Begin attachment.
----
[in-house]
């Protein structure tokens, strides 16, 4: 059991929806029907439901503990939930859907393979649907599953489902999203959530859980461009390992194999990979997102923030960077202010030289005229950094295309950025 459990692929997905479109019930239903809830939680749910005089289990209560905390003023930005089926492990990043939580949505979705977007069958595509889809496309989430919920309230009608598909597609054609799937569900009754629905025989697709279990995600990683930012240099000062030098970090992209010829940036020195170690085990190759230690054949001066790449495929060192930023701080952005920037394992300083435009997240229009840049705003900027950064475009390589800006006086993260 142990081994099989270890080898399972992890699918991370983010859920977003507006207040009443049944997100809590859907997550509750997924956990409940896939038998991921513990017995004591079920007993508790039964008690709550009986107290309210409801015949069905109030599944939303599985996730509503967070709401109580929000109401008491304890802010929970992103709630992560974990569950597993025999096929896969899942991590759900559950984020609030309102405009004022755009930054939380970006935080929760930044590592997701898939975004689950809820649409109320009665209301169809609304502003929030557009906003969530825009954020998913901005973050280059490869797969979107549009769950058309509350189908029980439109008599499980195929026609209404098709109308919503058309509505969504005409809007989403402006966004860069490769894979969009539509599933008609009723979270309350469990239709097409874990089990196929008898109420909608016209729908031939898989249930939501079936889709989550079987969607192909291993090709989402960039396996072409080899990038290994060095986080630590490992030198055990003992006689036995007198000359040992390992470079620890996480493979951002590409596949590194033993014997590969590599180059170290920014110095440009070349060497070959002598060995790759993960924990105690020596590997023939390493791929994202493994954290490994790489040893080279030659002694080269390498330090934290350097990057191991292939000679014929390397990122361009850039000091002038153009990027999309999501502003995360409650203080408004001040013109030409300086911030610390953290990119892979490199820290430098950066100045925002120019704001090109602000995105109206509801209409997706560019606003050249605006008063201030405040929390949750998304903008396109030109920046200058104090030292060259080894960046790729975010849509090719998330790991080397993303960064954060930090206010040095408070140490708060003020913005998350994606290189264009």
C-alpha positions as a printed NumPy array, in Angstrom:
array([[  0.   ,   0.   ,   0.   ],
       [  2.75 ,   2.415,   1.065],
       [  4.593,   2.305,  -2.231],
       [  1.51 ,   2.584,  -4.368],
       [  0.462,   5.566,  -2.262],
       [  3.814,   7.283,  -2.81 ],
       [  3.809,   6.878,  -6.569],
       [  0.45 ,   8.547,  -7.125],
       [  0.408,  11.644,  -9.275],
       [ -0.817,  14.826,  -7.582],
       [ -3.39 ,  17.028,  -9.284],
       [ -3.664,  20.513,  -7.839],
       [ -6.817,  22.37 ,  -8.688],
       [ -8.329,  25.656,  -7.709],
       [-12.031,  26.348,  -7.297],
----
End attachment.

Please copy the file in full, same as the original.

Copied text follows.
[in-house]
């Protein structure tokens, strides 16, 4: 059991929806029907439901503990939930859907393979649907599953489902999203959530859980461009390992194999990979997102923030960077202010030289005229950094295309950025 459990692929997905479109019930239903809830939680749910005089289990209560905390003023930005089926492990990043939580949505979705977007069958595509889809496309989430919920309230009608598909597609054609799937569900009754629905025989697709279990995600990683930012240099000062030098970090992209010829940036020195170690085990190759230690054949001066790449495929060192930023701080952005920037394992300083435009997240229009840049705003900027950064475009390589800006006086993260 142990081994099989270890080898399972992890699918991370983010859920977003507006207040009443049944997100809590859907997550509750997924956990409940896939038998991921513990017995004591079920007993508790039964008690709550009986107290309210409801015949069905109030599944939303599985996730509503967070709401109580929000109401008491304890802010929970992103709630992560974990569950597993025999096929896969899942991590759900559950984020609030309102405009004022755009930054939380970006935080929760930044590592997701898939975004689950809820649409109320009665209301169809609304502003929030557009906003969530825009954020998913901005973050280059490869797969979107549009769950058309509350189908029980439109008599499980195929026609209404098709109308919503058309509505969504005409809007989403402006966004860069490769894979969009539509599933008609009723979270309350469990239709097409874990089990196929008898109420909608016209729908031939898989249930939501079936889709989550079987969607192909291993090709989402960039396996072409080899990038290994060095986080630590490992030198055990003992006689036995007198000359040992390992470079620890996480493979951002590409596949590194033993014997590969590599180059170290920014110095440009070349060497070959002598060995790759993960924990105690020596590997023939390493791929994202493994954290490994790489040893080279030659002694080269390498330090934290350097990057191991292939000679014929390397990122361009850039000091002038153009990027999309999501502003995360409650203080408004001040013109030409300086911030610390953290990119892979490199820290430098950066100045925002120019704001090109602000995105109206509801209409997706560019606003050249605006008063201030405040929390949750998304903008396109030109920046200058104090030292060259080894960046790729975010849509090719998330790991080397993303960064954060930090206010040095408070140490708060003020913005998350994606290189264009």
C-alpha positions as a printed NumPy array, in Angstrom:
array([[  0.   ,   0.   ,   0.   ],
       [  2.75 ,   2.415,   1.065],
       [  4.593,   2.305,  -2.231],
       [  1.51 ,   2.584,  -4.368],
       [  0.462,   5.566,  -2.262],
       [  3.814,   7.283,  -2.81 ],
       [  3.809,   6.878,  -6.569],
       [  0.45 ,   8.547,  -7.125],
       [  0.408,  11.644,  -9.275],
       [ -0.817,  14.826,  -7.582],
       [ -3.39 ,  17.028,  -9.284],
       [ -3.664,  20.513,  -7.839],
       [ -6.817,  22.37 ,  -8.688],
       [ -8.329,  25.656,  -7.709],
       [-12.031,  26.348,  -7.297],